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New maps reveal unprecedented detail about Zealandia — Earth’s lost 8th continent

new-map-reveals-unprecedented-detail-about-zealandia-lost-8th-continent

Researchers from GNS Science in New Zealand announced that they had mapped the shape and size of Zealandia– the Earth's lost 8th continent, which is now sitting about 1 067 m (3 500 feet) under the South Pacific.

"We've made these maps to provide an accurate, complete, and up-to-date picture of the geology of the New Zealand and southwest Pacific area– better than we have had before," said Nick Mortimer, who led the work.

The team mapped the bathymetry surrounding Zealandia– the shape and depth of the ocean floor and its tectonic profile. The maps showed unprecedented information about how Zealandia formed before it was submerged underwater, millions of years ago.

Zealandia has an area of almost 5 million square km (2 million square miles) or about half the size of Australia. However, only 6 percent of the continent is above sea level, and the rest is underwater, making the continent difficult to survey.

To better understand the continent, the team mapped both Zealandia and the ocean floor around it. The map reveals how high the mountains and ridge rise toward the water's surface. It also shows coastlines, territorial limits, and the names of significant underwater features.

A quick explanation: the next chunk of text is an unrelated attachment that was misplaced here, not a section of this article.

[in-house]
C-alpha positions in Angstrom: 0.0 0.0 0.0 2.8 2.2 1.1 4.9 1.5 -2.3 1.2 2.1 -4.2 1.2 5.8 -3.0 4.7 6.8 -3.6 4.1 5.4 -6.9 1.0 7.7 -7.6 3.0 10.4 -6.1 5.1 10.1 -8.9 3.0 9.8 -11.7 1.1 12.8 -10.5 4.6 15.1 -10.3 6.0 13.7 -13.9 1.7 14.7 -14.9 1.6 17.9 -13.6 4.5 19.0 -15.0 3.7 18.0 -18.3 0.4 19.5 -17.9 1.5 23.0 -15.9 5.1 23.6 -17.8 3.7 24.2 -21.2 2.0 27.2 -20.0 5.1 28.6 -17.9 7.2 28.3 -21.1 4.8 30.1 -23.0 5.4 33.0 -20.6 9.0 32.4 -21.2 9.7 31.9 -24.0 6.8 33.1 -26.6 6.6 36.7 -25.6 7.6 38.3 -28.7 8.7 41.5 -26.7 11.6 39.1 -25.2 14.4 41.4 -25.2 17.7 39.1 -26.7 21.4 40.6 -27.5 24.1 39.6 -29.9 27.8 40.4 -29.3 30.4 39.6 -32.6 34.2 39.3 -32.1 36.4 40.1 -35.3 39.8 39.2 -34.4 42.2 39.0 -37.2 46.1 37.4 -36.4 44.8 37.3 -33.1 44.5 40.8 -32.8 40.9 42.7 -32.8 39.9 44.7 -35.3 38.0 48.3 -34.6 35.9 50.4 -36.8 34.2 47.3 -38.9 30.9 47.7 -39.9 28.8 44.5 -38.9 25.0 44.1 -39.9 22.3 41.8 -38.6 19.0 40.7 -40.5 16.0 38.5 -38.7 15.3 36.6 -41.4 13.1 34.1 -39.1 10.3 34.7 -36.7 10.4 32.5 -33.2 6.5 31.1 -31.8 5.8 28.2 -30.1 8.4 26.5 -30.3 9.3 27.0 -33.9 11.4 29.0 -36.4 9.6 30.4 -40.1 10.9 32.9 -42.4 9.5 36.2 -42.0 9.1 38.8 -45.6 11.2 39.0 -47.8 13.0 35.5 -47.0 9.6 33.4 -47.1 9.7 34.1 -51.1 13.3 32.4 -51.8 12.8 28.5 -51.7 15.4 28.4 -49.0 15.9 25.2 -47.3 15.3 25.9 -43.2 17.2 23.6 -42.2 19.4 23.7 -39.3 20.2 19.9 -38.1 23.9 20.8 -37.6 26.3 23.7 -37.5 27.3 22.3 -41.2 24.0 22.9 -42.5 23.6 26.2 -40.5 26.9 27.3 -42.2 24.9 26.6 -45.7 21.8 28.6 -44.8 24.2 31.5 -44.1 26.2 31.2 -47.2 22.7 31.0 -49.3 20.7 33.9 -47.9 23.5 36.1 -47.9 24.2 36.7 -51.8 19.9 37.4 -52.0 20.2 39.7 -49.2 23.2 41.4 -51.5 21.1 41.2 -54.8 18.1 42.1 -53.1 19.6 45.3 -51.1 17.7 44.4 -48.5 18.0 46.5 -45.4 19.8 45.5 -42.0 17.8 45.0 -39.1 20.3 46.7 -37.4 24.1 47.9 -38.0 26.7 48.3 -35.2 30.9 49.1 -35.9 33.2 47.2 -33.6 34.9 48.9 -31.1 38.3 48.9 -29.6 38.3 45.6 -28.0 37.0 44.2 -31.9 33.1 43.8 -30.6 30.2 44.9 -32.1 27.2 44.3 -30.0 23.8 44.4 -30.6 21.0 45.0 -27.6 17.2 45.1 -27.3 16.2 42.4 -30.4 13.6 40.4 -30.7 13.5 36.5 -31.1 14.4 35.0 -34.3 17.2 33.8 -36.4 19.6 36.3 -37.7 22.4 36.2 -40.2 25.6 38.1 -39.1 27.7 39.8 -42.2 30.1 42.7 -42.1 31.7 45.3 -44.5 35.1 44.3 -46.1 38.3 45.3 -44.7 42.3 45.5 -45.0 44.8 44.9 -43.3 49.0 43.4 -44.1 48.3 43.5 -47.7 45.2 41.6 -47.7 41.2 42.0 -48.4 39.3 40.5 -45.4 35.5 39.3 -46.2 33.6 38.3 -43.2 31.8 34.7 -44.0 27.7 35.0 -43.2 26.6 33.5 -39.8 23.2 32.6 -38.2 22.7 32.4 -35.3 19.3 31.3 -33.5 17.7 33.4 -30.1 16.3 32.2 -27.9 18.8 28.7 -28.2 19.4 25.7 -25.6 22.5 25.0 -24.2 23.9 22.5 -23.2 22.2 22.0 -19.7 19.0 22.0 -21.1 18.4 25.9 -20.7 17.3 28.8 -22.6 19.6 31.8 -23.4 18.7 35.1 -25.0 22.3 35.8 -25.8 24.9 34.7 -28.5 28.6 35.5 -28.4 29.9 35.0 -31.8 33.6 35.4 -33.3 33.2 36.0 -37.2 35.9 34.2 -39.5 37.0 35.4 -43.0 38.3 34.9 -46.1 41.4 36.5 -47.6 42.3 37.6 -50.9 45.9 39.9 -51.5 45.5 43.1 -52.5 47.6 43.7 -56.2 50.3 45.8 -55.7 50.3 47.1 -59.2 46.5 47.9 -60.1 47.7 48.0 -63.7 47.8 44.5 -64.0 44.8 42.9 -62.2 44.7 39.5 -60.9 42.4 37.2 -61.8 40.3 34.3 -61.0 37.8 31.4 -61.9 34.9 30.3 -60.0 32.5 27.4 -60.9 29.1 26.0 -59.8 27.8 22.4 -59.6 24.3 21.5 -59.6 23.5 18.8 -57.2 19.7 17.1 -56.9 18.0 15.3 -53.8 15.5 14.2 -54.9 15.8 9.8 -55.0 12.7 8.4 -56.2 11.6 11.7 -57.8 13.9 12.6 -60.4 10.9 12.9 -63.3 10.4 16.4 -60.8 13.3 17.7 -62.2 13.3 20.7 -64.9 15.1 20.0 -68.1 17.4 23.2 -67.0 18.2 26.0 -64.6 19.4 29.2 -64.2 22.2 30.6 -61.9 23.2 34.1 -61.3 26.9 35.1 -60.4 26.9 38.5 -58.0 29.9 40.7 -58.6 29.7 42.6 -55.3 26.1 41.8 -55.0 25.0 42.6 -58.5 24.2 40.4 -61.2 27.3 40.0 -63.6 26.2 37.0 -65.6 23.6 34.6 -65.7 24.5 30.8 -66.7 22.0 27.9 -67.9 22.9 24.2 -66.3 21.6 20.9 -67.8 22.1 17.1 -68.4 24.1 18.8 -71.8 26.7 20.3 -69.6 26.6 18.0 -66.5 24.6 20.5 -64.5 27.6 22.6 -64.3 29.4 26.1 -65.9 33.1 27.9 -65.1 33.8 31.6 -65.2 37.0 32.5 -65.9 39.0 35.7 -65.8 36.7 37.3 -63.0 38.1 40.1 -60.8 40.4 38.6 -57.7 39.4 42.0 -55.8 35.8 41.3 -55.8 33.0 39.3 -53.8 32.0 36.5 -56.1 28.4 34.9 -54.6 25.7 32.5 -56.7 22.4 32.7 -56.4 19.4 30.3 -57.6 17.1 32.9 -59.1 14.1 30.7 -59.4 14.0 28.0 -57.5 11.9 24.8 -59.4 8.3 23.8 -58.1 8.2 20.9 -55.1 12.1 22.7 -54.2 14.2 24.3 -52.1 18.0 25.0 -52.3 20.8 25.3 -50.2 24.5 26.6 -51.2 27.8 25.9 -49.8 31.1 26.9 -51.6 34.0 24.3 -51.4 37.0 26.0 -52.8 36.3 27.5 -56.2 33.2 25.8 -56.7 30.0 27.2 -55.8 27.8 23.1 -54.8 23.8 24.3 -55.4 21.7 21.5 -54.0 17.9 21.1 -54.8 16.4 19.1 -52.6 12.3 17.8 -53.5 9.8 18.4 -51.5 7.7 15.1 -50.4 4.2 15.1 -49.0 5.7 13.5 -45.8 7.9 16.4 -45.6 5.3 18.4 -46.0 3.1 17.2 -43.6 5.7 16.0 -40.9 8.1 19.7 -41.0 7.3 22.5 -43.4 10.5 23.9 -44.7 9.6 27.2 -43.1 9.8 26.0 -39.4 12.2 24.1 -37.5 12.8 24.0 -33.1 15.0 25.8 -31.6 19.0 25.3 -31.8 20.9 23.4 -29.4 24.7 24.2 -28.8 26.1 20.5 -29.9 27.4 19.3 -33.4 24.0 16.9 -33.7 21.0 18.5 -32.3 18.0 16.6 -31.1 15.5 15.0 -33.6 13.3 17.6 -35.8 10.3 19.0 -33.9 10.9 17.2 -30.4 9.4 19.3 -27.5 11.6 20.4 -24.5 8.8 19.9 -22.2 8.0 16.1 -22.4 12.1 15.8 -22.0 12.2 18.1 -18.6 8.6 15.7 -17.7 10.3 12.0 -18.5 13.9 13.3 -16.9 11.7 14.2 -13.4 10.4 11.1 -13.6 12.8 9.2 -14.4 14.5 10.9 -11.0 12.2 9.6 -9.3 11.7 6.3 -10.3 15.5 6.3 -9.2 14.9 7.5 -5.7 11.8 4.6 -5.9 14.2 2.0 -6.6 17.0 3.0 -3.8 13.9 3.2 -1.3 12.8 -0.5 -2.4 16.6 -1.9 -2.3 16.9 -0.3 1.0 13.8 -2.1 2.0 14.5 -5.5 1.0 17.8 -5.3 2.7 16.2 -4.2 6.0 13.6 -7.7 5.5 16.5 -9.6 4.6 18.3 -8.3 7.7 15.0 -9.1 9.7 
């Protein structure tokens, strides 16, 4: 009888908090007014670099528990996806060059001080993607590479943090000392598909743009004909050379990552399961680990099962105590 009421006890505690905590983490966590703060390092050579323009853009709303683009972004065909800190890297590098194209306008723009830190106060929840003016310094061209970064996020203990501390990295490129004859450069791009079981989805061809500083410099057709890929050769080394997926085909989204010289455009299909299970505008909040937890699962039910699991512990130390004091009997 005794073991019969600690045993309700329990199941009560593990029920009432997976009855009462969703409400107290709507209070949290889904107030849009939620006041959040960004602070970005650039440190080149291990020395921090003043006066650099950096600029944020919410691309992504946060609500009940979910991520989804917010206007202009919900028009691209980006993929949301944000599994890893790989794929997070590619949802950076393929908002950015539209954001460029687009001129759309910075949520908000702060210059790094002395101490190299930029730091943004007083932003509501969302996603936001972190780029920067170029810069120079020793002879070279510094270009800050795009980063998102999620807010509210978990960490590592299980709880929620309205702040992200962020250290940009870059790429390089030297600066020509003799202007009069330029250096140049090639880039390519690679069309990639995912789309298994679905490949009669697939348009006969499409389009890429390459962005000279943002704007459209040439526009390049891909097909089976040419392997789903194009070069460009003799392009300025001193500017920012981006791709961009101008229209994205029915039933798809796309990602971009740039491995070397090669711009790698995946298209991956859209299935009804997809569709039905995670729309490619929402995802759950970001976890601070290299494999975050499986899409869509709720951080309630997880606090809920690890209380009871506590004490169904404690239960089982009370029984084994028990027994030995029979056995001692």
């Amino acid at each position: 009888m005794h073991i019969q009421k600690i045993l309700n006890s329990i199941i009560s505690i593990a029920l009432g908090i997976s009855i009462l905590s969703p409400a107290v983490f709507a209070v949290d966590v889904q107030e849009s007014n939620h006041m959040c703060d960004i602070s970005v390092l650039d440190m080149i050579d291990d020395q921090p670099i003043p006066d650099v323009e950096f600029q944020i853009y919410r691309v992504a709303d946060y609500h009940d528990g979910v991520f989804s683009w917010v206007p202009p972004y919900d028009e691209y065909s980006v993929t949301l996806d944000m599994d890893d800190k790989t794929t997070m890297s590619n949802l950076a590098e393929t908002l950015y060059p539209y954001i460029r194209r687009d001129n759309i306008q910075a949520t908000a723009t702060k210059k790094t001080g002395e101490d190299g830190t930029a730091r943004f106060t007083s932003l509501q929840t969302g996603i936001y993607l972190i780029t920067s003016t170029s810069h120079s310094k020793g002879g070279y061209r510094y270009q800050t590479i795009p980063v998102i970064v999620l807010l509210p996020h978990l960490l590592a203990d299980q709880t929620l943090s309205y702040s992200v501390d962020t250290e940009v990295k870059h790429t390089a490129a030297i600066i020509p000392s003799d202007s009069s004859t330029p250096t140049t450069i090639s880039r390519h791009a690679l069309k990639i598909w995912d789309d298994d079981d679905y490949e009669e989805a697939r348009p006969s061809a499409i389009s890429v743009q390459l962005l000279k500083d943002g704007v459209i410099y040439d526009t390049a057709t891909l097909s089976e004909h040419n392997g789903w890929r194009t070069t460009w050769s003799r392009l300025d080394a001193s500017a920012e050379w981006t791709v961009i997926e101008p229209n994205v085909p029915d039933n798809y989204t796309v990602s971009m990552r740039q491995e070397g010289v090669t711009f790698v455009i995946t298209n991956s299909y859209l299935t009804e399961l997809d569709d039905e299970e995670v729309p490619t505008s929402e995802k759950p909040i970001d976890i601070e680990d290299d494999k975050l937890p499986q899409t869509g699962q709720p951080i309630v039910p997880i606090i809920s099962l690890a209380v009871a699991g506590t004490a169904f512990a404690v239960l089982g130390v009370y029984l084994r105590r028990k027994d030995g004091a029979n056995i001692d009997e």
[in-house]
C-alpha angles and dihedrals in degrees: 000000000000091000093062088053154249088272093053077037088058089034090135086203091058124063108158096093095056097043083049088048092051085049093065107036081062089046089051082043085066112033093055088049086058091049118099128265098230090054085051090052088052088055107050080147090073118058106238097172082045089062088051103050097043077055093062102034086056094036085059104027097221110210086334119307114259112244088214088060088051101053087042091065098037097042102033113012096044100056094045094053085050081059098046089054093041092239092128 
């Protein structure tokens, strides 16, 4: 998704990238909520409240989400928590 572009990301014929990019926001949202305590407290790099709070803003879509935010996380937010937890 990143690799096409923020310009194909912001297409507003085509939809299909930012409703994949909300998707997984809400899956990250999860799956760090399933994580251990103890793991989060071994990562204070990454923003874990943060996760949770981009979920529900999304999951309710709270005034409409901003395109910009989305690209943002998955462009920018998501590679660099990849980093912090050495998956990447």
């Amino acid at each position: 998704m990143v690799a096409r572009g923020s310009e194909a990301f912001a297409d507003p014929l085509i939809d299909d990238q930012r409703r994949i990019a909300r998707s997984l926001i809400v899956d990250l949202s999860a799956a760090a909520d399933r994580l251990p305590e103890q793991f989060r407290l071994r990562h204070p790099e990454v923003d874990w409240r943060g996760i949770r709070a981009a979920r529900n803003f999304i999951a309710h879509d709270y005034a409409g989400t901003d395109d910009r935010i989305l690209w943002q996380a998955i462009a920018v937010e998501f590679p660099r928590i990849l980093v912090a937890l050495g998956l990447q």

zealandia-map-june-27-2020

Image credit: GNS Science

The second map shows the types of crust that make up Zealandia, how old the crust is and the major faults. The continental crust, which is an older and thicker kind of Earth's crust, is shown in red, orange, yellow, and brown. The oceanic crust is shown in blue. Red triangles show the volcanoes.

The map also reveals where Zealandia sits across different tectonic plates, which plates are being pushed under the others in a process called subduction, and how quickly the movement is occurring.

zealandia-map-june-27-2020-2

Image credit: GNS Science

The team also released interactive versions of both maps on the Zealandia webpage

The map is part of a global initiative to trace the planet's entire seafloor by 2030.

Featured image credit: GNS Science

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